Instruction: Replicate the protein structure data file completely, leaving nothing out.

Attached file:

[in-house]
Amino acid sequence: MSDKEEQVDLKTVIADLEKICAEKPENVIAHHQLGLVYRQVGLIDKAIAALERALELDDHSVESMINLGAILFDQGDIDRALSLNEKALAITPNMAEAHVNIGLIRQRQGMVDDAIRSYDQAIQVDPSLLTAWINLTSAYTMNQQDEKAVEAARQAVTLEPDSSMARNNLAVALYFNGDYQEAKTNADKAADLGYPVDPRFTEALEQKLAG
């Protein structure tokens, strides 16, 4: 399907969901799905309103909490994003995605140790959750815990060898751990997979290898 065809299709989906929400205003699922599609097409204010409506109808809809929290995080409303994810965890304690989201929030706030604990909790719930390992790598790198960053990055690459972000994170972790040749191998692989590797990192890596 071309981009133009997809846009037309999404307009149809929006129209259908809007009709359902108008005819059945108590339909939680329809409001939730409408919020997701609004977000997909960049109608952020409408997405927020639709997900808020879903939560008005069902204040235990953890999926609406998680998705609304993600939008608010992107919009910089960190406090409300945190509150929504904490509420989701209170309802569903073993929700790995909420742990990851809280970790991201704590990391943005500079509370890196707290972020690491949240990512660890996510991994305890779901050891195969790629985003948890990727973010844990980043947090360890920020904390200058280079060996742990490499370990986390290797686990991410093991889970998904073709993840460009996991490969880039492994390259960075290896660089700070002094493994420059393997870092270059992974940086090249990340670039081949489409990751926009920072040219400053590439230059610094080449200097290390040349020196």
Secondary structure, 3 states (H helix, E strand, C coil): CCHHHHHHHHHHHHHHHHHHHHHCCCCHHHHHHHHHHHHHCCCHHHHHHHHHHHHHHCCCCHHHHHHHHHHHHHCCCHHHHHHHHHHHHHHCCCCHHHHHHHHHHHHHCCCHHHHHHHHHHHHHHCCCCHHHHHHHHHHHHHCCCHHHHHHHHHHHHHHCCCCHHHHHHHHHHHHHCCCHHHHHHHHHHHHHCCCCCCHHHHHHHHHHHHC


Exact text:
[in-house]
Amino acid sequence: MSDKEEQVDLKTVIADLEKICAEKPENVIAHHQLGLVYRQVGLIDKAIAALERALELDDHSVESMINLGAILFDQGDIDRALSLNEKALAITPNMAEAHVNIGLIRQRQGMVDDAIRSYDQAIQVDPSLLTAWINLTSAYTMNQQDEKAVEAARQAVTLEPDSSMARNNLAVALYFNGDYQEAKTNADKAADLGYPVDPRFTEALEQKLAG
């Protein structure tokens, strides 16, 4: 399907969901799905309103909490994003995605140790959750815990060898751990997979290898 065809299709989906929400205003699922599609097409204010409506109808809809929290995080409303994810965890304690989201929030706030604990909790719930390992790598790198960053990055690459972000994170972790040749191998692989590797990192890596 071309981009133009997809846009037309999404307009149809929006129209259908809007009709359902108008005819059945108590339909939680329809409001939730409408919020997701609004977000997909960049109608952020409408997405927020639709997900808020879903939560008005069902204040235990953890999926609406998680998705609304993600939008608010992107919009910089960190406090409300945190509150929504904490509420989701209170309802569903073993929700790995909420742990990851809280970790991201704590990391943005500079509370890196707290972020690491949240990512660890996510991994305890779901050891195969790629985003948890990727973010844990980043947090360890920020904390200058280079060996742990490499370990986390290797686990991410093991889970998904073709993840460009996991490969880039492994390259960075290896660089700070002094493994420059393997870092270059992974940086090249990340670039081949489409990751926009920072040219400053590439230059610094080449200097290390040349020196």
Secondary structure, 3 states (H helix, E strand, C coil): CCHHHHHHHHHHHHHHHHHHHHHCCCCHHHHHHHHHHHHHCCCHHHHHHHHHHHHHHCCCCHHHHHHHHHHHHHCCCHHHHHHHHHHHHHHCCCCHHHHHHHHHHHHHCCCHHHHHHHHHHHHHHCCCCHHHHHHHHHHHHHCCCHHHHHHHHHHHHHHCCCCHHHHHHHHHHHHHCCCHHHHHHHHHHHHHCCCCCCHHHHHHHHHHHHC